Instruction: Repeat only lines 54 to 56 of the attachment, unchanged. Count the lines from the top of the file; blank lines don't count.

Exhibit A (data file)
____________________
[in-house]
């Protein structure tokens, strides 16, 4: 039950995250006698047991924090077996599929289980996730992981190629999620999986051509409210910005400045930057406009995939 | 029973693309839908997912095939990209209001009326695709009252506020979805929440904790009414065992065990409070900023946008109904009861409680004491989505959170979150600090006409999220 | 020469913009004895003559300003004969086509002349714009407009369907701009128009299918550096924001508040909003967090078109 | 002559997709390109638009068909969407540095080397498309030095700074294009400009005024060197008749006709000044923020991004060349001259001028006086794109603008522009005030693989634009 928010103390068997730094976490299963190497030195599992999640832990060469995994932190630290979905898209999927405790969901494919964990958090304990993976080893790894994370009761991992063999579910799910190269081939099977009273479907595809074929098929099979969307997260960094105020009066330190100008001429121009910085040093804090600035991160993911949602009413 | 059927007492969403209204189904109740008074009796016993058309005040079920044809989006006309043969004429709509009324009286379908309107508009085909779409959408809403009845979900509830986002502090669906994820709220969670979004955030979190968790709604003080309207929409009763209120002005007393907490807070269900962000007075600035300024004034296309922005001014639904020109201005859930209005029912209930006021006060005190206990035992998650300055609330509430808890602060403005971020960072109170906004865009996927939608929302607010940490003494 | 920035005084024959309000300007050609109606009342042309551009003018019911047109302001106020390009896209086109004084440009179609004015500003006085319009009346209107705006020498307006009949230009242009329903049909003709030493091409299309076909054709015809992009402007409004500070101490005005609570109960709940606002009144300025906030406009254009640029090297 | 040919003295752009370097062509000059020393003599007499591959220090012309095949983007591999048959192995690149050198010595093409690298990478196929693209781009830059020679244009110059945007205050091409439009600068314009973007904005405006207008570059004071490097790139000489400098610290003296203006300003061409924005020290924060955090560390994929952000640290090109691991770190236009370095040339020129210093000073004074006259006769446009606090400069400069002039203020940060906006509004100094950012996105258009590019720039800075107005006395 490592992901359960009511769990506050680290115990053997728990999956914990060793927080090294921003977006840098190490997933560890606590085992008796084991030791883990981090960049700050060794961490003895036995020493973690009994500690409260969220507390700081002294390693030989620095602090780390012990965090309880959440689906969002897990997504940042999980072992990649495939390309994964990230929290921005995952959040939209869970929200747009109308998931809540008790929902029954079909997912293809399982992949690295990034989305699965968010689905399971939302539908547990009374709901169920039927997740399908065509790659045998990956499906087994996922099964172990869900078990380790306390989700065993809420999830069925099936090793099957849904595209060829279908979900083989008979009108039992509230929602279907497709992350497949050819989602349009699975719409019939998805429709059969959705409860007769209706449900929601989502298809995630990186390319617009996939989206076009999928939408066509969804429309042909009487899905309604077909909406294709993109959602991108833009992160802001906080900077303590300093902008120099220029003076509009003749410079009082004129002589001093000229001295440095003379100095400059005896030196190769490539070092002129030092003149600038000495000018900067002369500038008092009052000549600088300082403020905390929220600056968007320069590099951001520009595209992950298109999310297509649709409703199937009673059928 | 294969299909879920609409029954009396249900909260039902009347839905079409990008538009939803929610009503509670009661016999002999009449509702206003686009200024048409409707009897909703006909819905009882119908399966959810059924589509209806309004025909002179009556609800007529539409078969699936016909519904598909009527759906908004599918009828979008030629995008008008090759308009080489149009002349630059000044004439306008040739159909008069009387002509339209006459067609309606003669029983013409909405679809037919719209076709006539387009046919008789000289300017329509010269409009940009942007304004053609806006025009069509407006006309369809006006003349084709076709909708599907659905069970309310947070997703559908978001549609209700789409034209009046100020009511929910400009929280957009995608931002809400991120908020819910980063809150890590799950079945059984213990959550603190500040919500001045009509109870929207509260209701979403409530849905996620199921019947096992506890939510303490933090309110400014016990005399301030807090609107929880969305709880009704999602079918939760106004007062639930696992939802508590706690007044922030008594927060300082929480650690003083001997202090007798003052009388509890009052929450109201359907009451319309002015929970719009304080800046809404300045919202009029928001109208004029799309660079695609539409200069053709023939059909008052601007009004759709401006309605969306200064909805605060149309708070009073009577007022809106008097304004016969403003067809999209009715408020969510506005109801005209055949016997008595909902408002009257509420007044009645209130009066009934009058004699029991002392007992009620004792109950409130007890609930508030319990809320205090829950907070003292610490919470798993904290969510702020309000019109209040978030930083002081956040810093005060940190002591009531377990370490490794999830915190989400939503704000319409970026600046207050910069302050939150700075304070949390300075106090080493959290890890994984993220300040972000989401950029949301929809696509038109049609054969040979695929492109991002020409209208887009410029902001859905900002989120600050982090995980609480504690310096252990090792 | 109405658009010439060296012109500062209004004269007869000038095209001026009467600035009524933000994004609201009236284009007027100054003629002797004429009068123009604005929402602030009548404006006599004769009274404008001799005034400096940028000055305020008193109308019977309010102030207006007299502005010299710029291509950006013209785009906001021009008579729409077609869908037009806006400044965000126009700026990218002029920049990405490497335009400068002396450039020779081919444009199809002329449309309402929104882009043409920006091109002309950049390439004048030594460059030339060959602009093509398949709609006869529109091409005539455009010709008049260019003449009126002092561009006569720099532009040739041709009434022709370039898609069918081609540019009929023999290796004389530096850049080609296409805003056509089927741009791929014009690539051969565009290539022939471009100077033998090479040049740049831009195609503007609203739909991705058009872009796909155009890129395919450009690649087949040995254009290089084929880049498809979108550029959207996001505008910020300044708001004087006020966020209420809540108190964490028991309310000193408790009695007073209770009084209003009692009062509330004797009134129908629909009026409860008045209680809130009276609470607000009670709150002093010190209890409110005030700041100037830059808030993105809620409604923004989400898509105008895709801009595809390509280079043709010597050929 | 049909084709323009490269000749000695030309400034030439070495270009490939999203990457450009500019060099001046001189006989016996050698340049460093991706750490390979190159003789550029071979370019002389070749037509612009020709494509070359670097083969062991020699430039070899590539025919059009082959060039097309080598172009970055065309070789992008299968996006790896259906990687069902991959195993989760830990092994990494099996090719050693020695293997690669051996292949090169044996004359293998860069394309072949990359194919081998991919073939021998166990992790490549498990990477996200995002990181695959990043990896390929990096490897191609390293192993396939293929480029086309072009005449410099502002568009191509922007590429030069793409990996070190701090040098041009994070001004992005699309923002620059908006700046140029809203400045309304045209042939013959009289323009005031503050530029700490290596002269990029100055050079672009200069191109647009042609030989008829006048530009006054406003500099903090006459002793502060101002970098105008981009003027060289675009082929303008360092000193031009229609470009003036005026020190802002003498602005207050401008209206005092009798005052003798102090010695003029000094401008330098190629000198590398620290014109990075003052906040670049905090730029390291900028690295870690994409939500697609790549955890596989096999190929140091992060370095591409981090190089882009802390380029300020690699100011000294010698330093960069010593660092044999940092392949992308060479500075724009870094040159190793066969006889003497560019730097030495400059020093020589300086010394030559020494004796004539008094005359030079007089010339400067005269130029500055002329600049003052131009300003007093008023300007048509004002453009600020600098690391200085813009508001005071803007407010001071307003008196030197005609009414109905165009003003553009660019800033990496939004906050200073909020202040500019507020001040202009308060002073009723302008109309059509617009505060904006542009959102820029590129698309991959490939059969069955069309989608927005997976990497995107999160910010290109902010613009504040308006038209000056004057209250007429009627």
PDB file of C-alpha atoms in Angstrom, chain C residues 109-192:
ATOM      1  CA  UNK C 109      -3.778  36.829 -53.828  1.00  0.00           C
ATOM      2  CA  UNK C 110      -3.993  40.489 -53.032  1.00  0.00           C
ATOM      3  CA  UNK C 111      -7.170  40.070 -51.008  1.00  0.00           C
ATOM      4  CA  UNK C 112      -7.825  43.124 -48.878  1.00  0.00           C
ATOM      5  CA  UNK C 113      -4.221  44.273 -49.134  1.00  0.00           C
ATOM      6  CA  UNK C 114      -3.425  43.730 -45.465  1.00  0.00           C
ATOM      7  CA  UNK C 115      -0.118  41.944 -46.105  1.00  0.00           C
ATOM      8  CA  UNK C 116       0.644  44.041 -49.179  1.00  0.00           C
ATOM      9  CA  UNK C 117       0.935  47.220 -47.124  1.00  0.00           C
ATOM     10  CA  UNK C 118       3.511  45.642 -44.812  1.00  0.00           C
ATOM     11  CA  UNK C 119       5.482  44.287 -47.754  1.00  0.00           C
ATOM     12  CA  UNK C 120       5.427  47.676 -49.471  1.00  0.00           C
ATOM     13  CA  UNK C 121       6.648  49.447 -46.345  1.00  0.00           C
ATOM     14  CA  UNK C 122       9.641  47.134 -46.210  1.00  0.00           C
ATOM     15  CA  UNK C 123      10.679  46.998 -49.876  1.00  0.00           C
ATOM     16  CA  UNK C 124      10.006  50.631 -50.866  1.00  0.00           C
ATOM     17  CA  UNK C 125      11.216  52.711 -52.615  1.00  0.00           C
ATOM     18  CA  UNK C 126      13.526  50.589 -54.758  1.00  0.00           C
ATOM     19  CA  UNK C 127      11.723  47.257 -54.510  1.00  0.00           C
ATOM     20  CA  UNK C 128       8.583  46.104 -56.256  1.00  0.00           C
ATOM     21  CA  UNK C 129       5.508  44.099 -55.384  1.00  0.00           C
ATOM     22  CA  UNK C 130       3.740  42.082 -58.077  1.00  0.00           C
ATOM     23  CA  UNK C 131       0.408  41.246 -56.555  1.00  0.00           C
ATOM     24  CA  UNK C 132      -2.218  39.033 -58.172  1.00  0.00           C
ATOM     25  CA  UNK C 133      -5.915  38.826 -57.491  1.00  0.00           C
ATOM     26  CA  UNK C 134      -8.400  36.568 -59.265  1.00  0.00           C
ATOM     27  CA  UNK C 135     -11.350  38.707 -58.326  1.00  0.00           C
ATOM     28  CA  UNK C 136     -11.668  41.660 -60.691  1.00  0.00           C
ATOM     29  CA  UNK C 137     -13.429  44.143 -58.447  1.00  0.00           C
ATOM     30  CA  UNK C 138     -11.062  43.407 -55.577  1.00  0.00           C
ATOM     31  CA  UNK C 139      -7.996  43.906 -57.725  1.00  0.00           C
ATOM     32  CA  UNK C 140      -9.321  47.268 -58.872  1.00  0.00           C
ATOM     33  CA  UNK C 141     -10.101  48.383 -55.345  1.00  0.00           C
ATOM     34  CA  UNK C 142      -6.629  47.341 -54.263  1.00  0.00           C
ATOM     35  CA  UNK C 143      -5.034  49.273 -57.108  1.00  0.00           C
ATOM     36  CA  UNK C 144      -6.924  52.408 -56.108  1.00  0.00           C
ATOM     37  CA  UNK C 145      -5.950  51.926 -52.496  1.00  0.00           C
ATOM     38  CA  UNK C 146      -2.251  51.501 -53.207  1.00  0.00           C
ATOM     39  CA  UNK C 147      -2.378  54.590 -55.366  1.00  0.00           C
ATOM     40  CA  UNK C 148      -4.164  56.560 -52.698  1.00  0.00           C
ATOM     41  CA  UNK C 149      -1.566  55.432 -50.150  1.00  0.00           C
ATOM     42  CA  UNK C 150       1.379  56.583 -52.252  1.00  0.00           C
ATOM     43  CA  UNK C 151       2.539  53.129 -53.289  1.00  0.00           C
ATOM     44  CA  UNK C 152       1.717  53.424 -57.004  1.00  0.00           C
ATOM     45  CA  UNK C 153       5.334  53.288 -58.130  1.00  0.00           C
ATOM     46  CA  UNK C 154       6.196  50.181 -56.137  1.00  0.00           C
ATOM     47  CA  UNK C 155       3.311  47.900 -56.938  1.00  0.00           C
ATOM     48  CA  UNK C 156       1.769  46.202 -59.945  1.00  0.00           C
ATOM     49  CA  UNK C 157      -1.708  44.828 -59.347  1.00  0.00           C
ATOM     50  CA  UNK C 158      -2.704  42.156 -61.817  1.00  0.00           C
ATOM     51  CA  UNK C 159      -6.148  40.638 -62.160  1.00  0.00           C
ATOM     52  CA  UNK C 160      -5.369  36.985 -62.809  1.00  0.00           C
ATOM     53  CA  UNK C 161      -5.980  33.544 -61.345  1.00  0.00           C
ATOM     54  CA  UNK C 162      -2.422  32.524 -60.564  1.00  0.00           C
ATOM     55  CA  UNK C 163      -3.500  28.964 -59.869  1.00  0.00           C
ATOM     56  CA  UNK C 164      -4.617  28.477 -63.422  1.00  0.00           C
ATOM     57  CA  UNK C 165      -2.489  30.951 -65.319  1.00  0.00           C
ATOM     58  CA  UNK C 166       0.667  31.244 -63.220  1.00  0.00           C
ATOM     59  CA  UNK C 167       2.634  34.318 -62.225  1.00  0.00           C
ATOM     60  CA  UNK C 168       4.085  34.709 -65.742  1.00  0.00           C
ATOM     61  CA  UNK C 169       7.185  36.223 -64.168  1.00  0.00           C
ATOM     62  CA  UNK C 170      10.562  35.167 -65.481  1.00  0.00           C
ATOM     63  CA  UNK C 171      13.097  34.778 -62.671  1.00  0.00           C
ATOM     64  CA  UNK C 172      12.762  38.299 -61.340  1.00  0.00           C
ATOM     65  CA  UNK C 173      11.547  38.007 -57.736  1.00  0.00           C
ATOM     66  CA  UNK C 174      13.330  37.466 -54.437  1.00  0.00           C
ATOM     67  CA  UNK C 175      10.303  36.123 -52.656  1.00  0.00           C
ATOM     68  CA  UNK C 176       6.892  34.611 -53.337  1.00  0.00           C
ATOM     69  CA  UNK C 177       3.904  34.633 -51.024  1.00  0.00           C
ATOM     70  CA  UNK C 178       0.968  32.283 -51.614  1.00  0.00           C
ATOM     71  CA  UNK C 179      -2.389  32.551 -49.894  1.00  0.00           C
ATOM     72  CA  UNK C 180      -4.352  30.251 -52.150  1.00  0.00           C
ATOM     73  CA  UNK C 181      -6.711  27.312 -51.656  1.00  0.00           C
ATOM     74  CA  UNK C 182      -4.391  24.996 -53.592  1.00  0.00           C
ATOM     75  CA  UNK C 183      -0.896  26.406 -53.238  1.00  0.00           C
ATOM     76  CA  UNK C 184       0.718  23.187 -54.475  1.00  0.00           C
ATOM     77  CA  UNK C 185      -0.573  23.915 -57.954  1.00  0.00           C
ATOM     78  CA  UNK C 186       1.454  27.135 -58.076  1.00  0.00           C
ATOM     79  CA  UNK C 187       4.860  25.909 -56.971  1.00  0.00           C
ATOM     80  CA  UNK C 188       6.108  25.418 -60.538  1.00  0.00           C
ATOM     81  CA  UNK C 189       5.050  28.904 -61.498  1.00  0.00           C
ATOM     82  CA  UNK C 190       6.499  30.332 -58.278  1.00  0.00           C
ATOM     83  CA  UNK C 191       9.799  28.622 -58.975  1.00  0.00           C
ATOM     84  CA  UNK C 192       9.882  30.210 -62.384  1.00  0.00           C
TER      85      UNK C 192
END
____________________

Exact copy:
ATOM     51  CA  UNK C 159      -6.148  40.638 -62.160  1.00  0.00           C
ATOM     52  CA  UNK C 160      -5.369  36.985 -62.809  1.00  0.00           C
ATOM     53  CA  UNK C 161      -5.980  33.544 -61.345  1.00  0.00           C